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     The following articles were published in the Wellness Networker, the Maritimes' Premier Source for Wellness, Health and Personal Growth Information. This free directory-magazine is distributed in the Provinces of New Brunswick, Nova Scotia and Prince-Edouard-Island. We adhere to its mission to cultivate awareness and acceptance of a natural whole and balanced approach to life by connecting and educating the community and help others live a happier and healthier life. With this in mind, we share with you these articles. 


Article 24 - The Empowerment of Community Healing by Carolji Corbeil and Eric Forgues, Wellness Networker magazine, January 2006, New Brunswick. (translation: Carolji Corbeil)

    Whether it takes place on the collective level or on an individual basis, healing calls upon a deep-seated respect for the lifelong experiences, convictions and certainties of all those concerned. In a spirit of respect and recognition, we wish to share with you our thoughts on the subject of Community Healing. 

    On July 28, 2005, the Acadie Nouvelle Newspaper published an editorial pertaining to the Day of Commemoration of the Great Deportation in which the reader could find the following excerpt:

 "..., l’Acadie has demanded that the Crown express its regrets for the serious damages and prejudices inflicted on our people. The response given was a recognition of the historical facts. The offering of regrets was too much to ask for. It is impossible for us to turn the page. July 28 of each year will never commemorate the healing of our wound. Instead, it will serve as a memorial to the wound itself as long as the Crown does not demonstrate a more significant sentiment." [1] (our translation) 

    This editorial excerpt gives rise to questions about the collective healing process when the trauma afflicts a whole community. The consciousness-raising of a collective trauma favours the release of the residual memories which can lead to the re-establishment of a solid and lasting relationship on an equal basis with those who have inflicted the pain and suffering. Often, strong emotions emerge from this awakening process giving rise to a desire to name the culprits, to backslide into judgement and to summon up excuses. By doing so, we express and reveal our distress by displaying outwardly the emotional suffering confined within ourselves. At this point, it may be tempting to turn away from the responsibility of our own healing.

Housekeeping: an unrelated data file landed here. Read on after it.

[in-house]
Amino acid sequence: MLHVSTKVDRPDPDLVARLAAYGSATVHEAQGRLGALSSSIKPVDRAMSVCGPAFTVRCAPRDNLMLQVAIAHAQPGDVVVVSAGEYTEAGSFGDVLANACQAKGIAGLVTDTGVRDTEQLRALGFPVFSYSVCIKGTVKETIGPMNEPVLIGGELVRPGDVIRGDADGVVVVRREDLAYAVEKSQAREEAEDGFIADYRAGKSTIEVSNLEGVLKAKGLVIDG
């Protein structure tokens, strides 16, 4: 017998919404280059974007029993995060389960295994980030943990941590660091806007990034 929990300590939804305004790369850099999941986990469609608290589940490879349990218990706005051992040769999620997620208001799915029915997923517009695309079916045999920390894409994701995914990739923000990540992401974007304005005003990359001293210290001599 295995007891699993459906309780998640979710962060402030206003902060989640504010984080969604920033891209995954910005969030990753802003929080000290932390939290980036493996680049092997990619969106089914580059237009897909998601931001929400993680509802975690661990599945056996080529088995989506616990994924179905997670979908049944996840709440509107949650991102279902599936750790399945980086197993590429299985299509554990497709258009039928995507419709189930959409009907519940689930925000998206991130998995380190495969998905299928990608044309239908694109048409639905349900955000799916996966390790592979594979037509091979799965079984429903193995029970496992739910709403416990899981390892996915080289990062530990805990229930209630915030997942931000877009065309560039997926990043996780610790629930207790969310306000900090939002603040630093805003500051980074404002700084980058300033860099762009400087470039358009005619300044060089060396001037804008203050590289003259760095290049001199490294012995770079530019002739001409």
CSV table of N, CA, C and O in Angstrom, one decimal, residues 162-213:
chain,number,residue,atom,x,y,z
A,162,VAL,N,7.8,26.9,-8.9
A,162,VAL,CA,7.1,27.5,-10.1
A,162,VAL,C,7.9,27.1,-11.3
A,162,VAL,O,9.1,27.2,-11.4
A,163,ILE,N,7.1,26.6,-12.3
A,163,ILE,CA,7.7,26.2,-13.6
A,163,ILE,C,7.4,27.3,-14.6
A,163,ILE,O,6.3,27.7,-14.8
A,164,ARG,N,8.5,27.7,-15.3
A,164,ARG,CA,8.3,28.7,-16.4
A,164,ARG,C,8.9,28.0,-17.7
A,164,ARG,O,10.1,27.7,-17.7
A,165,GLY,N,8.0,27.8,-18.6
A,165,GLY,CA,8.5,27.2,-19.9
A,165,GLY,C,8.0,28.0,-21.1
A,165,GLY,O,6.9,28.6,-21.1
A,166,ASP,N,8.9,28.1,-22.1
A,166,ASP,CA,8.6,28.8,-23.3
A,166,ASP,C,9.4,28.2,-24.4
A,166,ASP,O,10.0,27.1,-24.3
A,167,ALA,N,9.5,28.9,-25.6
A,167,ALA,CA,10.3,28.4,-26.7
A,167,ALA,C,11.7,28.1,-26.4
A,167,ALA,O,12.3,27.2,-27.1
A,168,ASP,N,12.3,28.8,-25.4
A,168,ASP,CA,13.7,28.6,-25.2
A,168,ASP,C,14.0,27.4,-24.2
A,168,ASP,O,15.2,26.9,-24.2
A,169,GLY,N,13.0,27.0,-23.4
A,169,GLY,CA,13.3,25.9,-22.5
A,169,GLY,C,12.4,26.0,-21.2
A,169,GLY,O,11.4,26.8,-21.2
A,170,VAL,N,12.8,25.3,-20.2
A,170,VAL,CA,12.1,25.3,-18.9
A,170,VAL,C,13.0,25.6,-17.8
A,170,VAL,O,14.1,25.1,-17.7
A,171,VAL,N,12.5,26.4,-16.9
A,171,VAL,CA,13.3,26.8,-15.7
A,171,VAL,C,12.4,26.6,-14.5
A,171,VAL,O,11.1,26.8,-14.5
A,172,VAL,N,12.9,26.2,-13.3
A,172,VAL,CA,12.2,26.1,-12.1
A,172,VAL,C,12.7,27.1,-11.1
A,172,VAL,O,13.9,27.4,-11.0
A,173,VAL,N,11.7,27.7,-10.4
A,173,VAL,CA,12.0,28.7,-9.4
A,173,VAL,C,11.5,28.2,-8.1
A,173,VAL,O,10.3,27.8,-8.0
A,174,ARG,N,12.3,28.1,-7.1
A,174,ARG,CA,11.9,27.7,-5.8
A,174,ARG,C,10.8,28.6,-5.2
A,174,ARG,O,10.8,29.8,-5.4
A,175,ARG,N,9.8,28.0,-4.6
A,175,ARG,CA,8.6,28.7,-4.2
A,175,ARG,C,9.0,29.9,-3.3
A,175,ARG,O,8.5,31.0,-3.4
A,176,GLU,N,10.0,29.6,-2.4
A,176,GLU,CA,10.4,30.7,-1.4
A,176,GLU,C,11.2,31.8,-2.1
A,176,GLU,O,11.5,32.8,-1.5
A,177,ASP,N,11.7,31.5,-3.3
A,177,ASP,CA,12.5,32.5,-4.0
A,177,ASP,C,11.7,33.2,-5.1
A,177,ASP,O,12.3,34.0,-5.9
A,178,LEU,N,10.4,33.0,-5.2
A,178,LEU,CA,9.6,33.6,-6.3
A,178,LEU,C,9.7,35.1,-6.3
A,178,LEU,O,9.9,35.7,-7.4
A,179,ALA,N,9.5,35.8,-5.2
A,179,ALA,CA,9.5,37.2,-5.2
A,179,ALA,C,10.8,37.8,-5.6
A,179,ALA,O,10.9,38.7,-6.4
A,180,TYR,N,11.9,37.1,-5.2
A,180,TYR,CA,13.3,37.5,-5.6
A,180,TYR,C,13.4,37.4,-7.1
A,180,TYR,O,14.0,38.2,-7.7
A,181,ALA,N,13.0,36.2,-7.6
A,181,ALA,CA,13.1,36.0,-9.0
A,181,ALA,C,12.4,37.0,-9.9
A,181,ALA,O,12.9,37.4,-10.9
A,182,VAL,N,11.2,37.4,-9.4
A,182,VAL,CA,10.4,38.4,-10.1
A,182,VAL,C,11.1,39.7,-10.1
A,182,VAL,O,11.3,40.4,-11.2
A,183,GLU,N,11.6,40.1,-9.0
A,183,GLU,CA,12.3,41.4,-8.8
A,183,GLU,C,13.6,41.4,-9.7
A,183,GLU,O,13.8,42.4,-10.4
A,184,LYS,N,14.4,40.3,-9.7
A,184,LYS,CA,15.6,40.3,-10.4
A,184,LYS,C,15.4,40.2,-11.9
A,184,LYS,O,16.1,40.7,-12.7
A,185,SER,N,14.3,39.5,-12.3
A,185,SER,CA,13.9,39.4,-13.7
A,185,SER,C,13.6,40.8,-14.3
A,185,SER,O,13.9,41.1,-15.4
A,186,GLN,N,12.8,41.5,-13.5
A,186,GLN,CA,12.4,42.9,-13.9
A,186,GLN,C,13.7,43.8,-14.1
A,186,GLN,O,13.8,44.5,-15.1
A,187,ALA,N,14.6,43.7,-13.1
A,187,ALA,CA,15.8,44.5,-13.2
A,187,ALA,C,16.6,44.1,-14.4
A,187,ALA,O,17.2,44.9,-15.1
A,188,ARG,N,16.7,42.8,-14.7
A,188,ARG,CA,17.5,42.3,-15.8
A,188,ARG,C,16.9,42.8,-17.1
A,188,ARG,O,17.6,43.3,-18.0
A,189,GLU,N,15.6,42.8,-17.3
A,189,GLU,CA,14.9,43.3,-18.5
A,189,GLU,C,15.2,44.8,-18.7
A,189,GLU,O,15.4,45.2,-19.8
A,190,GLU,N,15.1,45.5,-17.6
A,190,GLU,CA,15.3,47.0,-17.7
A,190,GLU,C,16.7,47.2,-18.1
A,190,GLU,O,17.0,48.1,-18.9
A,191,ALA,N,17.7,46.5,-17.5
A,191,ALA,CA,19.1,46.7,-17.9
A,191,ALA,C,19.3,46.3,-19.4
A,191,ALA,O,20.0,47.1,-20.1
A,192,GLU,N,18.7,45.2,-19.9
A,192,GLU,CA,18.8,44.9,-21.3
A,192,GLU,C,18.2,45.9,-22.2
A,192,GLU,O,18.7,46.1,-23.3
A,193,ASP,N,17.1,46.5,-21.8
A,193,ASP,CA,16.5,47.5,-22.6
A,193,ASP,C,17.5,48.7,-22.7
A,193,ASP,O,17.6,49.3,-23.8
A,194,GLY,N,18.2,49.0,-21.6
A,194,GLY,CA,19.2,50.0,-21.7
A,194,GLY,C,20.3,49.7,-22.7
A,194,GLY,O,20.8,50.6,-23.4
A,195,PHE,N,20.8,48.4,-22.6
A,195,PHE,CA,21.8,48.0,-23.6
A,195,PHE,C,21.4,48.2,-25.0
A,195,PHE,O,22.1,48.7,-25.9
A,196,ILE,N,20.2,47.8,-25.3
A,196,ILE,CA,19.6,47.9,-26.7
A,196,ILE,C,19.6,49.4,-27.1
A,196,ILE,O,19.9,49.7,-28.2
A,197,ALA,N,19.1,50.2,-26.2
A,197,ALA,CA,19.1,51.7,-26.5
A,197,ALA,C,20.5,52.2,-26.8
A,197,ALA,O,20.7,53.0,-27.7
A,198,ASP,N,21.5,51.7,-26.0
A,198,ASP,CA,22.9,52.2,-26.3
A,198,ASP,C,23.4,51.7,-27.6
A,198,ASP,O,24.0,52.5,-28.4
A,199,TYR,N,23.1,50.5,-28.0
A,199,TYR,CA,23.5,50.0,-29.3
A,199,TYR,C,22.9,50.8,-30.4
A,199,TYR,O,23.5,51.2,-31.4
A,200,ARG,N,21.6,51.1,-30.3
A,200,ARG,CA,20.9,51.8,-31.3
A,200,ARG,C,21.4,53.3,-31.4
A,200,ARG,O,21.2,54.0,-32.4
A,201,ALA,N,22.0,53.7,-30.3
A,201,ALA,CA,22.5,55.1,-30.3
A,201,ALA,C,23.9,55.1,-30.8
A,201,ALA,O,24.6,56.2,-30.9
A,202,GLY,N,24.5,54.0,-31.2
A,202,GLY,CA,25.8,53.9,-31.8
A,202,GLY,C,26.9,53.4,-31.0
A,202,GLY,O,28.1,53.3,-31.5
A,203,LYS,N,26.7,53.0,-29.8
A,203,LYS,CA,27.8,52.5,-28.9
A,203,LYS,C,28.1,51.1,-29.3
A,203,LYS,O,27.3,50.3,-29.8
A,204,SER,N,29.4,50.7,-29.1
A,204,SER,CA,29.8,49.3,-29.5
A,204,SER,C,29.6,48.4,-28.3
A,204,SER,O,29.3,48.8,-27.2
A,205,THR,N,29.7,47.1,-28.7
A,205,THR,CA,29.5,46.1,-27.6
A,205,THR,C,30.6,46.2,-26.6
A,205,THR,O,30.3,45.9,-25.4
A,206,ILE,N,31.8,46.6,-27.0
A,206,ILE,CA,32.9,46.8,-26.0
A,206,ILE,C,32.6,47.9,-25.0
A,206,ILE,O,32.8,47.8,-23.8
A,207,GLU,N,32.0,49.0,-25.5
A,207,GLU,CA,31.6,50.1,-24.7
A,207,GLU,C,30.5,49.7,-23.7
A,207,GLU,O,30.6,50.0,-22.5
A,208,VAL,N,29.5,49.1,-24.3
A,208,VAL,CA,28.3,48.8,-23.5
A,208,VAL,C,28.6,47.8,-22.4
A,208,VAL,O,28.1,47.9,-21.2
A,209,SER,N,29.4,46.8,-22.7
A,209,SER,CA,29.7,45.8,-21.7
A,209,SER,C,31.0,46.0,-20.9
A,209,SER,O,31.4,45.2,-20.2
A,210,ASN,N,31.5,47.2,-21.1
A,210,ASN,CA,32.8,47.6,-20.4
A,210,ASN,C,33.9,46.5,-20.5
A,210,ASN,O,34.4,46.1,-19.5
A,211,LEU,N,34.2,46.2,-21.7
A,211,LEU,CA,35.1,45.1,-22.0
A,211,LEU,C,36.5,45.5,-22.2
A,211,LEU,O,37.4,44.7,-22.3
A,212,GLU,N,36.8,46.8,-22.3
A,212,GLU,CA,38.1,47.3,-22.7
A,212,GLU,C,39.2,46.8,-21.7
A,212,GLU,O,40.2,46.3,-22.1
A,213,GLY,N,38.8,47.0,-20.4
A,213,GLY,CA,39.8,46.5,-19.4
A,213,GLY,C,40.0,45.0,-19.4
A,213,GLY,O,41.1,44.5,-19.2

The enduring memory of the Great Deportation within the collective imagination of the Acadian people is compelling evidence that a wound so deeply anchored in the depths of the core of their collective identity seems to overshadow the efforts to heal the trauma. Therefore, the question being raised is how can a community heal itself from such a painful episode of its past?

     How can healing occur between those who cultivate the memory of the traumatic event to the point where it has become the founding act of the Acadie, and those who maintain that grasping the full potential of the present requires that we cease to call forth this past occurrence? This leads us to ask if there is a true healing intention?

     The constant reminiscence of the Great Deportation in the newspapers and community events reminds us of Caroline Myss’ audio-book: Why People Don't Heal. [2] In this work, Caroline Myss examines why some people do not heal. According to Myss, often times, the wound or trauma gives a life purpose to those who define themselves by the wound and who then develop a language around it. These individuals move from one therapy to another in search of a healing solution but they do not heal. Metaphorically, it is like getting on board a healing vessel yet instead of crossing to the other bank, one instead sails in circles in the middle of the river. Their wound becomes the reason for which they bond with others. A network of friendships and acquaintances is created around the wound thus offering the individual a life direction while contributing to the definition of their self-identity.

     According to Caroline Myss, these attitudes are part of what she calls “woundology”, the establishment of relationships by virtue of sharing a common wound. Basically, the concept of “woundology” allows the individual to use the wound to define and distinguish the self and to determine under what condition bonds are created with others and it may go as far as manipulating others so as to play upon their sense of guilt.